Green (The Circle, Book 0: The Beginning and the End)
by Ted Dekker
I have read the Circle Trilogy and reviewed Black and Red on my blog. I was thrilled to see that Thomas Nelson publishers was offering Green as part of their blogger review program.
After receiving it from them, I tore into it, and after a week of steady reading, I have to say that Ted Dekker’s prequel of the Circle Trilogy is superb. Dekker has effectively created a spiritual epic series that is moving, powerful and provocative.
Green opens on Thomas of Hunter’s life years into the future of the Circle — a group of Elyon’s followers. They are living lives of seclusion from the Horde and a new group called Eramites. Both of these groups have rejected Elyon’s ways. The Eramites follow the counsel of an audacious leader intent on destroying the Horde, while the Horde rejects Elyon completely and instead follows the teachings of the evil being Teeleh.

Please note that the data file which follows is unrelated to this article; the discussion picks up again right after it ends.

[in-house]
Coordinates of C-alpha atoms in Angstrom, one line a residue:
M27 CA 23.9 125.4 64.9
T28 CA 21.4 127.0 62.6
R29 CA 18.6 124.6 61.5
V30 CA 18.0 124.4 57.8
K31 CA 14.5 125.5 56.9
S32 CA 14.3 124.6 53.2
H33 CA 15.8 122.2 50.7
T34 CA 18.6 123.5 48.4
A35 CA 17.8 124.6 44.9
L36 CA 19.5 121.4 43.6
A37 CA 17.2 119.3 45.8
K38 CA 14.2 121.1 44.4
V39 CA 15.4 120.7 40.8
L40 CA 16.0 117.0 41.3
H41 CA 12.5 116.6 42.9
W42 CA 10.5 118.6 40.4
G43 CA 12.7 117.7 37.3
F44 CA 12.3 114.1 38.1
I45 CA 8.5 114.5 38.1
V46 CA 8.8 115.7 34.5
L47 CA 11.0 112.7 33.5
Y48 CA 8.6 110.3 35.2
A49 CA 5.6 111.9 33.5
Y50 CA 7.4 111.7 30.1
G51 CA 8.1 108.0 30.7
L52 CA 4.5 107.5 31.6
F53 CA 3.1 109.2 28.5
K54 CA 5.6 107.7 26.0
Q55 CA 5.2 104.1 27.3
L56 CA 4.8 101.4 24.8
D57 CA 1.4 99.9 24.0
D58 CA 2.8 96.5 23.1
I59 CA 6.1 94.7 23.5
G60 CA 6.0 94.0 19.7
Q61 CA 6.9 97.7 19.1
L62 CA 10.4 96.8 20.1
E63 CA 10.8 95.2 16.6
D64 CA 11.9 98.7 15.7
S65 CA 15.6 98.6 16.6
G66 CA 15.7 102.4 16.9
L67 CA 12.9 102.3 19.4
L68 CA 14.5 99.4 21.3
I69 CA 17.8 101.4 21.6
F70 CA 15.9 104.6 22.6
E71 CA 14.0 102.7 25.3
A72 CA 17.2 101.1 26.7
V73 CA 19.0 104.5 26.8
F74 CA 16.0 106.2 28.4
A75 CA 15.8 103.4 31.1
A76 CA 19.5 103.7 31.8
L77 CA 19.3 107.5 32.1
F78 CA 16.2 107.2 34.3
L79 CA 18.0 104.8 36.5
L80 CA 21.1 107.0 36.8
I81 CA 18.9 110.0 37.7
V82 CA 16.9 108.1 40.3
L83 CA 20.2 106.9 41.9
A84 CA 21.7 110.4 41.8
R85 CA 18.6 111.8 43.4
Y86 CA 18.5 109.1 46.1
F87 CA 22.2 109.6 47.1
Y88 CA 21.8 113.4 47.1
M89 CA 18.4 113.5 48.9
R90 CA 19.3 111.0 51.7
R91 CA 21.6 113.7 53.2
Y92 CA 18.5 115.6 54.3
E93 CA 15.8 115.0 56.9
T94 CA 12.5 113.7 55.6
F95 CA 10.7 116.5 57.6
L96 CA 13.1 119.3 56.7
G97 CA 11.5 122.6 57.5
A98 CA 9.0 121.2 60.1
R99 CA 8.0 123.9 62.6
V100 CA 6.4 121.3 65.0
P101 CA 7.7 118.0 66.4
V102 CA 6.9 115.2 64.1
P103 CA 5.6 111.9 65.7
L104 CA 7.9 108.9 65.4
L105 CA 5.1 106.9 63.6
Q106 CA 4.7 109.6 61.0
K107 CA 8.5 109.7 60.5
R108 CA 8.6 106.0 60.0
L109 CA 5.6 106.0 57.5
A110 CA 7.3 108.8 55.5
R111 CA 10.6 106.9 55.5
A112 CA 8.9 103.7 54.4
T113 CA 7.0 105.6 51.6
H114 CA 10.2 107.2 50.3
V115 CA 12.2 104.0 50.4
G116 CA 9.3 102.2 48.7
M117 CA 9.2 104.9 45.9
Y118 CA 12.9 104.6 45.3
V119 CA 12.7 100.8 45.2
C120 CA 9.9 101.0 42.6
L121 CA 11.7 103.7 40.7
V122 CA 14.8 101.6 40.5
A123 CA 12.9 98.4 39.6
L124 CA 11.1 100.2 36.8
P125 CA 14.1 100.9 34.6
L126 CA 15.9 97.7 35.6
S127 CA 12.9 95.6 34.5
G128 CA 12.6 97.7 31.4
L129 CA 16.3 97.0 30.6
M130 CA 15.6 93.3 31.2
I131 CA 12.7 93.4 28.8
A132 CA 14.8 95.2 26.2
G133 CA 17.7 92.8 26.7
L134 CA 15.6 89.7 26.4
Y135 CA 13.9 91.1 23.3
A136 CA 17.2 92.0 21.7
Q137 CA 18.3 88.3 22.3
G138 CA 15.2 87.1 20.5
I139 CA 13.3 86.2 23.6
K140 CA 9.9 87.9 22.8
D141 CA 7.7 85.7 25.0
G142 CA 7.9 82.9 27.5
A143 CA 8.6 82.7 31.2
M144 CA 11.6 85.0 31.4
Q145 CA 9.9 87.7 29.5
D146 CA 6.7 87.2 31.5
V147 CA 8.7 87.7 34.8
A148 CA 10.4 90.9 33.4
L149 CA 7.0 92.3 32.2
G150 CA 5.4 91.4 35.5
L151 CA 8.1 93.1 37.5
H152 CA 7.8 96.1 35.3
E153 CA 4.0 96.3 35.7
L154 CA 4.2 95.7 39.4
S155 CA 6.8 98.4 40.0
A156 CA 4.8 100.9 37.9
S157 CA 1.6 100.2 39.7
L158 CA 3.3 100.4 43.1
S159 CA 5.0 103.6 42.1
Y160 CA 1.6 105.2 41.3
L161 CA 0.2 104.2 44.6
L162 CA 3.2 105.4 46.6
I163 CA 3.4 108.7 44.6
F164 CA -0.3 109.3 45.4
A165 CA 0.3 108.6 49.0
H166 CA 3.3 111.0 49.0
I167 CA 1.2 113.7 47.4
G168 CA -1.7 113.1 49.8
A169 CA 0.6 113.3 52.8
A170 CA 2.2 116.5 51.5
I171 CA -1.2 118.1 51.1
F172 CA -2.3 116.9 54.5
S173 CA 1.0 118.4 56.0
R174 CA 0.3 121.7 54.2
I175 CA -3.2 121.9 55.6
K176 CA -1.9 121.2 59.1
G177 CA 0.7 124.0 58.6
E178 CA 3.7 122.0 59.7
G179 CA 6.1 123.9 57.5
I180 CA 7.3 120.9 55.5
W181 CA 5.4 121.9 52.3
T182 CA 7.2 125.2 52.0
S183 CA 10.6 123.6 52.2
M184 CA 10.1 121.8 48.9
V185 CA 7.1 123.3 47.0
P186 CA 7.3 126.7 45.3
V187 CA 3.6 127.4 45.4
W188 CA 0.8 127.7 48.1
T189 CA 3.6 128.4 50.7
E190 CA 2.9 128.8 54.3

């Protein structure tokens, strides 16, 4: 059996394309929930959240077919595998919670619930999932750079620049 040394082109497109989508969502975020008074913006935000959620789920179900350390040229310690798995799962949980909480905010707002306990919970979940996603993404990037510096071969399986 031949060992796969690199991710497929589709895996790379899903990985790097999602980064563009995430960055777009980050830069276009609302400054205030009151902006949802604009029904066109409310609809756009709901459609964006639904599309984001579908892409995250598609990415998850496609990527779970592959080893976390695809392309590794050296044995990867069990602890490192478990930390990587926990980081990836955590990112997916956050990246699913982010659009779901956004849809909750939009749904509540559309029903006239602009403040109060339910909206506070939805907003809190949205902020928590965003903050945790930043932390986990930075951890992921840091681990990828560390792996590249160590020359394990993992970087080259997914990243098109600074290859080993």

After years of Elyon’s silence and supposed absence, things are beginning to unravel in the circle. Thomas’ own son, Samuel, questions the ways of Elyon and whether he is even alive.
Dekker portrays a startling parallel in this fictional series with the apathy of the church. His tale exposes the tendency of Christians to withdraw from the world rather than seek to redeem it with the gospel of Christ.
Green is a real nail-biter and it sets up the conflict between good and evil, holiness and pragmatism in a profound way. I’ve thoroughly enjoyed all Dekker’s books so far. This was no different.